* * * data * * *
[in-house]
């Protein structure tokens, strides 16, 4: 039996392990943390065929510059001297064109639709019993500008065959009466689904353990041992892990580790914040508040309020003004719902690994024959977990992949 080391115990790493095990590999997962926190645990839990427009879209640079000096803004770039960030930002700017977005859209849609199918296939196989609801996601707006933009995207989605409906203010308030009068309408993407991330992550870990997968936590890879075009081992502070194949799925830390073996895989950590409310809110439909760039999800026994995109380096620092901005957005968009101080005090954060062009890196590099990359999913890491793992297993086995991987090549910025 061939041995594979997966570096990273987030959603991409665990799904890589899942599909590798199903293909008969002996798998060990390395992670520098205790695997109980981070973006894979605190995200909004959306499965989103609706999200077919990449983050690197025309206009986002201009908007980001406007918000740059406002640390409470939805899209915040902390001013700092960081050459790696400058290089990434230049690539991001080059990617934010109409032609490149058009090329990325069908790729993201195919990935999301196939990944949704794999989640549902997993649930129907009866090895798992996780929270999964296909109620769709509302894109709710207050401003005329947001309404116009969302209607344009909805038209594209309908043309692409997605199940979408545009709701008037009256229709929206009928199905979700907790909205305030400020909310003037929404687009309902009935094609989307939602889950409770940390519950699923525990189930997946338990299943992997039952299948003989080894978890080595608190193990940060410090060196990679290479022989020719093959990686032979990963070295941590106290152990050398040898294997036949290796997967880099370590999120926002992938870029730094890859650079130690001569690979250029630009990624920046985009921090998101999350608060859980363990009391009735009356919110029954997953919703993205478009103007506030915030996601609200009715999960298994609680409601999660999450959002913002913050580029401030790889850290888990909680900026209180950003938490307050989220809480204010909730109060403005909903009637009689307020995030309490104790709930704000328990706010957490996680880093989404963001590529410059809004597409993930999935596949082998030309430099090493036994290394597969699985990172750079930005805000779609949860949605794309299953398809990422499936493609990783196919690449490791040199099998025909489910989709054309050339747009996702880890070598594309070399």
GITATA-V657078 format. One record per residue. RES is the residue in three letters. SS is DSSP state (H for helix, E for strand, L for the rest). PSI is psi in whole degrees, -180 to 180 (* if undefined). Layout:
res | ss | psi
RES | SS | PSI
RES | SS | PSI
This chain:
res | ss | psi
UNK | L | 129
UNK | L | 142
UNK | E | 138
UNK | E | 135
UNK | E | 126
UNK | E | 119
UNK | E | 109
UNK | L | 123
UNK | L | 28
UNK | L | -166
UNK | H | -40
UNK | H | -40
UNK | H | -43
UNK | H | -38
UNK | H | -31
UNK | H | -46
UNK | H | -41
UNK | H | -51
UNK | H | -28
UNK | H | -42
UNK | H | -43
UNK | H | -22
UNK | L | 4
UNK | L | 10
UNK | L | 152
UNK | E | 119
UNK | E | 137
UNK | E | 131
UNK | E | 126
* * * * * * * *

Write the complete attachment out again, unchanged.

[in-house]
């Protein structure tokens, strides 16, 4: 039996392990943390065929510059001297064109639709019993500008065959009466689904353990041992892990580790914040508040309020003004719902690994024959977990992949 080391115990790493095990590999997962926190645990839990427009879209640079000096803004770039960030930002700017977005859209849609199918296939196989609801996601707006933009995207989605409906203010308030009068309408993407991330992550870990997968936590890879075009081992502070194949799925830390073996895989950590409310809110439909760039999800026994995109380096620092901005957005968009101080005090954060062009890196590099990359999913890491793992297993086995991987090549910025 061939041995594979997966570096990273987030959603991409665990799904890589899942599909590798199903293909008969002996798998060990390395992670520098205790695997109980981070973006894979605190995200909004959306499965989103609706999200077919990449983050690197025309206009986002201009908007980001406007918000740059406002640390409470939805899209915040902390001013700092960081050459790696400058290089990434230049690539991001080059990617934010109409032609490149058009090329990325069908790729993201195919990935999301196939990944949704794999989640549902997993649930129907009866090895798992996780929270999964296909109620769709509302894109709710207050401003005329947001309404116009969302209607344009909805038209594209309908043309692409997605199940979408545009709701008037009256229709929206009928199905979700907790909205305030400020909310003037929404687009309902009935094609989307939602889950409770940390519950699923525990189930997946338990299943992997039952299948003989080894978890080595608190193990940060410090060196990679290479022989020719093959990686032979990963070295941590106290152990050398040898294997036949290796997967880099370590999120926002992938870029730094890859650079130690001569690979250029630009990624920046985009921090998101999350608060859980363990009391009735009356919110029954997953919703993205478009103007506030915030996601609200009715999960298994609680409601999660999450959002913002913050580029401030790889850290888990909680900026209180950003938490307050989220809480204010909730109060403005909903009637009689307020995030309490104790709930704000328990706010957490996680880093989404963001590529410059809004597409993930999935596949082998030309430099090493036994290394597969699985990172750079930005805000779609949860949605794309299953398809990422499936493609990783196919690449490791040199099998025909489910989709054309050339747009996702880890070598594309070399």
GITATA-V657078 format. One record per residue. RES is the residue in three letters. SS is DSSP state (H for helix, E for strand, L for the rest). PSI is psi in whole degrees, -180 to 180 (* if undefined). Layout:
res | ss | psi
RES | SS | PSI
RES | SS | PSI
This chain:
res | ss | psi
UNK | L | 129
UNK | L | 142
UNK | E | 138
UNK | E | 135
UNK | E | 126
UNK | E | 119
UNK | E | 109
UNK | L | 123
UNK | L | 28
UNK | L | -166
UNK | H | -40
UNK | H | -40
UNK | H | -43
UNK | H | -38
UNK | H | -31
UNK | H | -46
UNK | H | -41
UNK | H | -51
UNK | H | -28
UNK | H | -42
UNK | H | -43
UNK | H | -22
UNK | L | 4
UNK | L | 10
UNK | L | 152
UNK | E | 119
UNK | E | 137
UNK | E | 131
UNK | E | 126